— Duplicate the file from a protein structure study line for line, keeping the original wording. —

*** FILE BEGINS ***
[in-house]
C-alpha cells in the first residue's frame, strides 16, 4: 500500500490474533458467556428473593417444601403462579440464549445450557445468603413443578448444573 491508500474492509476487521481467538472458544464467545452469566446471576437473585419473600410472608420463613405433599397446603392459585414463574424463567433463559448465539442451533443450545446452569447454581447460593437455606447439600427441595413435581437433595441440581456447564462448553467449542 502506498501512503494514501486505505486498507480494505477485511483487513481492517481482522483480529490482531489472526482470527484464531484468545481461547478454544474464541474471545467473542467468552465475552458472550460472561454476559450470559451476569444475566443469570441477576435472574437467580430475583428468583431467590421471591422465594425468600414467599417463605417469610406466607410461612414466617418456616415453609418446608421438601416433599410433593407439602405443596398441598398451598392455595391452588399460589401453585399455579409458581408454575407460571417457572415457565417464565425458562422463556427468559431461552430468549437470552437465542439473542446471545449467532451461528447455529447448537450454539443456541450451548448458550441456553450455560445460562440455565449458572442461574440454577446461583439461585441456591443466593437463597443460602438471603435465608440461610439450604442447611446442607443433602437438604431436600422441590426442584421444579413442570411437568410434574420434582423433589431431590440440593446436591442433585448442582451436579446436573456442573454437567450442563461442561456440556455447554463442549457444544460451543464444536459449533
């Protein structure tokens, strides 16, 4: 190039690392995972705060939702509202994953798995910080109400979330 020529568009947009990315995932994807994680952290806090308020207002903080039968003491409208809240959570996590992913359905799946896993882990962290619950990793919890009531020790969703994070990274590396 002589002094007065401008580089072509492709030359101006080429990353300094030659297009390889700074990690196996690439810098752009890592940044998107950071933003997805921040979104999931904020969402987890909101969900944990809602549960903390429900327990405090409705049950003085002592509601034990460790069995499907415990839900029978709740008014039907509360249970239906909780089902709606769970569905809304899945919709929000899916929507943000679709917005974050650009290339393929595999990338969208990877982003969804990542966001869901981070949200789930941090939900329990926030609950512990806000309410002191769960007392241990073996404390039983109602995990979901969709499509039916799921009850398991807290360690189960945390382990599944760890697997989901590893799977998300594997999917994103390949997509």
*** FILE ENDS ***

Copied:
[in-house]
C-alpha cells in the first residue's frame, strides 16, 4: 500500500490474533458467556428473593417444601403462579440464549445450557445468603413443578448444573 491508500474492509476487521481467538472458544464467545452469566446471576437473585419473600410472608420463613405433599397446603392459585414463574424463567433463559448465539442451533443450545446452569447454581447460593437455606447439600427441595413435581437433595441440581456447564462448553467449542 502506498501512503494514501486505505486498507480494505477485511483487513481492517481482522483480529490482531489472526482470527484464531484468545481461547478454544474464541474471545467473542467468552465475552458472550460472561454476559450470559451476569444475566443469570441477576435472574437467580430475583428468583431467590421471591422465594425468600414467599417463605417469610406466607410461612414466617418456616415453609418446608421438601416433599410433593407439602405443596398441598398451598392455595391452588399460589401453585399455579409458581408454575407460571417457572415457565417464565425458562422463556427468559431461552430468549437470552437465542439473542446471545449467532451461528447455529447448537450454539443456541450451548448458550441456553450455560445460562440455565449458572442461574440454577446461583439461585441456591443466593437463597443460602438471603435465608440461610439450604442447611446442607443433602437438604431436600422441590426442584421444579413442570411437568410434574420434582423433589431431590440440593446436591442433585448442582451436579446436573456442573454437567450442563461442561456440556455447554463442549457444544460451543464444536459449533
């Protein structure tokens, strides 16, 4: 190039690392995972705060939702509202994953798995910080109400979330 020529568009947009990315995932994807994680952290806090308020207002903080039968003491409208809240959570996590992913359905799946896993882990962290619950990793919890009531020790969703994070990274590396 002589002094007065401008580089072509492709030359101006080429990353300094030659297009390889700074990690196996690439810098752009890592940044998107950071933003997805921040979104999931904020969402987890909101969900944990809602549960903390429900327990405090409705049950003085002592509601034990460790069995499907415990839900029978709740008014039907509360249970239906909780089902709606769970569905809304899945919709929000899916929507943000679709917005974050650009290339393929595999990338969208990877982003969804990542966001869901981070949200789930941090939900329990926030609950512990806000309410002191769960007392241990073996404390039983109602995990979901969709499509039916799921009850398991807290360690189960945390382990599944760890697997989901590893799977998300594997999917994103390949997509």